# 2.7: Acceleration Due to Gravity

$$\newcommand{\vecs}{\overset { \rightharpoonup} {\mathbf{#1}} }$$ $$\newcommand{\vecd}{\overset{-\!-\!\rightharpoonup}{\vphantom{a}\smash {#1}}}$$$$\newcommand{\id}{\mathrm{id}}$$ $$\newcommand{\Span}{\mathrm{span}}$$ $$\newcommand{\kernel}{\mathrm{null}\,}$$ $$\newcommand{\range}{\mathrm{range}\,}$$ $$\newcommand{\RealPart}{\mathrm{Re}}$$ $$\newcommand{\ImaginaryPart}{\mathrm{Im}}$$ $$\newcommand{\Argument}{\mathrm{Arg}}$$ $$\newcommand{\norm}{\| #1 \|}$$ $$\newcommand{\inner}{\langle #1, #2 \rangle}$$ $$\newcommand{\Span}{\mathrm{span}}$$ $$\newcommand{\id}{\mathrm{id}}$$ $$\newcommand{\Span}{\mathrm{span}}$$ $$\newcommand{\kernel}{\mathrm{null}\,}$$ $$\newcommand{\range}{\mathrm{range}\,}$$ $$\newcommand{\RealPart}{\mathrm{Re}}$$ $$\newcommand{\ImaginaryPart}{\mathrm{Im}}$$ $$\newcommand{\Argument}{\mathrm{Arg}}$$ $$\newcommand{\norm}{\| #1 \|}$$ $$\newcommand{\inner}{\langle #1, #2 \rangle}$$ $$\newcommand{\Span}{\mathrm{span}}$$$$\newcommand{\AA}{\unicode[.8,0]{x212B}}$$

In the absence of air resistance, all objects fall toward the Earth with the same acceleration. Parachutists, like the one from the U.S. Army Parachute Team shown above, make maximum use of air resistance in order to limit the acceleration of the fall.

## Acceleration Due to Gravity

One of the most common examples of uniformly accelerated motion is that an object allowed to drop will fall vertically to the Earth due to gravity. In treating falling objects as uniformly accelerated motion, we must ignore air resistance. Galileo’s original statement about the motion of falling objects is:

At a given location on the Earth and in the absence of air resistance, all objects fall with the same uniform acceleration.

We call this acceleration due to gravity on the Earth and we give it the symbol g. The value of g is 9.81 m/s2 in the downward direction. All of the equations involving constant acceleration can be used for falling bodies but we insert g wherever “a” appeared and the value of g is always 9.81 m/s2.

In the absence of air resistance, is the cliff diver’s acceleration 9.81 m/s2 in the simulation below? How do you know? What information can you derive from the graphs?

Interactive Element

Example: A rock is dropped from a tower 70.0 m high. How far will the rock have fallen after 1.00 s, 2.00 s, and 3.00 s? Assume the distance is positive downward.

Solution: We are looking for displacement and we have time and acceleration. Therefore, we can use d=(1/2)at2.

Displacement after 1.00 s: (1/2)(9.81 m/s2)(1.00 s)2=4.91 m

Displacement after 2.00 s: (1/2)(9.81 m/s2)(2.00 s)2=19.6 m

Displacement after 3.00 s: (1/2)(9.81 m/s2)(3.00 s)2=44.1 m

Example: (a) A person throws a ball upward into the air with an initial velocity of 15.0 m/s. How high will it go before it comes to rest? (b) How long will the ball be in the air before it returns to the person’s hand?

Solution: In part (a), we know the initial velocity (15.0 m/s), the final velocity (0 m/s), and the acceleration (-9.81 m/s2). We wish to solve for the displacement, so we can use vf2=vi2+2ad and solve for d.

d=(vf2−vi2)/2a=(0 m/s)2−(15.0 m/s)2(2)(−9.81 m/s2)=11.5 m

There are a number of methods by which we can solve part (b). Probably the easiest is to divide the distance traveled by the average velocity to get the time going up and then double this number since the motion is symmetrical—that is, time going up equals the time going down.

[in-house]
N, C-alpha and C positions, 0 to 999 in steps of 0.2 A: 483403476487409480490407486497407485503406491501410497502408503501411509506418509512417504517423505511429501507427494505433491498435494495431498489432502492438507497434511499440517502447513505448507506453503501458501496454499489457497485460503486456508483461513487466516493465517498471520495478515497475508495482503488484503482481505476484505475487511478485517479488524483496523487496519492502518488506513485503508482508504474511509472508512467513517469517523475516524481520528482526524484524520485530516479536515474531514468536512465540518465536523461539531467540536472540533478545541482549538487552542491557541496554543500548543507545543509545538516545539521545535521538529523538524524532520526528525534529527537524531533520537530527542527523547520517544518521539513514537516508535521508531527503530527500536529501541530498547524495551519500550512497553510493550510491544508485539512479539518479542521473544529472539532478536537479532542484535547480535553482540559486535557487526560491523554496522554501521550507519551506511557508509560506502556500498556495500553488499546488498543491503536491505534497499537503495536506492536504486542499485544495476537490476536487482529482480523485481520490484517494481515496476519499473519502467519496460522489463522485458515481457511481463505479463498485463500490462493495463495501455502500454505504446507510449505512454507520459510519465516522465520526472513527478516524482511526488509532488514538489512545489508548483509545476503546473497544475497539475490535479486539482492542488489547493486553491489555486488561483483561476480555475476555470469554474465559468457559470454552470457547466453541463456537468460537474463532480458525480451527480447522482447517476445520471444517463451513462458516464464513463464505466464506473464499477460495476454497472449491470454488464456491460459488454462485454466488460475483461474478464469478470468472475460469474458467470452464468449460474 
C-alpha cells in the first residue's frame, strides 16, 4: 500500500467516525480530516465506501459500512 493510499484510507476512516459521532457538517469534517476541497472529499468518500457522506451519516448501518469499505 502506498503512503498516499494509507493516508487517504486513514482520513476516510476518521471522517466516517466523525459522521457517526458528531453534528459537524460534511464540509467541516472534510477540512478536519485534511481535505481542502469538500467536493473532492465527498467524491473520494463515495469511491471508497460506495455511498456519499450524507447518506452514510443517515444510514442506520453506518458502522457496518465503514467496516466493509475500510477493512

The average velocity is half of 15.0 m/s, or 7.5 m/s, and dividing this into the distance of 11.5 m yields 1.53 s. This is the time required for the ball to go up and the time for the ball to come down will also be 1.53 s, so the total time for the trip up and down is 3.06 s.

Example: A car accelerates with uniform acceleration from 11.1 m/s to 22.2 m/s in 5.0 s. (a) What was the acceleration and (b) how far did it travel during the acceleration?

Solution:

(a) a=Δv/Δt=(22.2 m/s−11.1 m/s)/(5.0 s)=2.22 m/s2

(b) We can find the distance traveled by d=vit+(1/2)at2, or we could find the distance traveled by determining the average velocity and multiply it by the time.

d=vit+(1/2)at2=(11.1 m/s)(5.0 s)+(1/2)(2.22 m/s2)(5.0 s)2=55.5 m+27.8 m=83 m

d=(vavg)(t)=(16.6 m/s)(5.0 s)=83 m

Example: A stone is dropped from the top of a cliff. It is hits the ground after 5.5 s. How high is the cliff?

Solution:

d=vit+(1/2)at2=(0 m/s)(5.5 s)+(1/2)(9.81 m/s2)(5.5 s)2=150 m

Further explore the acceleration of a model rocket due to gravity in the simulation below. Can you use the graphs to determine when the rocket is speeding up or slowing down?

Interactive Element

## Summary

• At any given location on the Earth and in the absence of air resistance, all objects fall with the same uniform acceleration.
• We call this acceleration the acceleration due to gravity on the Earth and we give it the symbol g.
• The value of g is 9.81 m/s2.

## Review

1. A baseball is thrown vertically into the air with a speed of 24.7 m/s.
1. How high does it go?
2. How long does the round trip up and down require?
2. A salmon jumps up a waterfall 2.4 m high. With what minimum speed did the salmon leave the water below to reach the top?
3. A kangaroo jumps to a vertical height of 2.8 m. How long will it be in the air before returning to Earth?

## Explore More

This video offers a discussion and demonstration of the acceleration due to gravity.

1. What is the gravitational acceleration given in the video? Why does it differ from that given in this text?
2. Why does the ball travel further in later time intervals than in the earlier ones?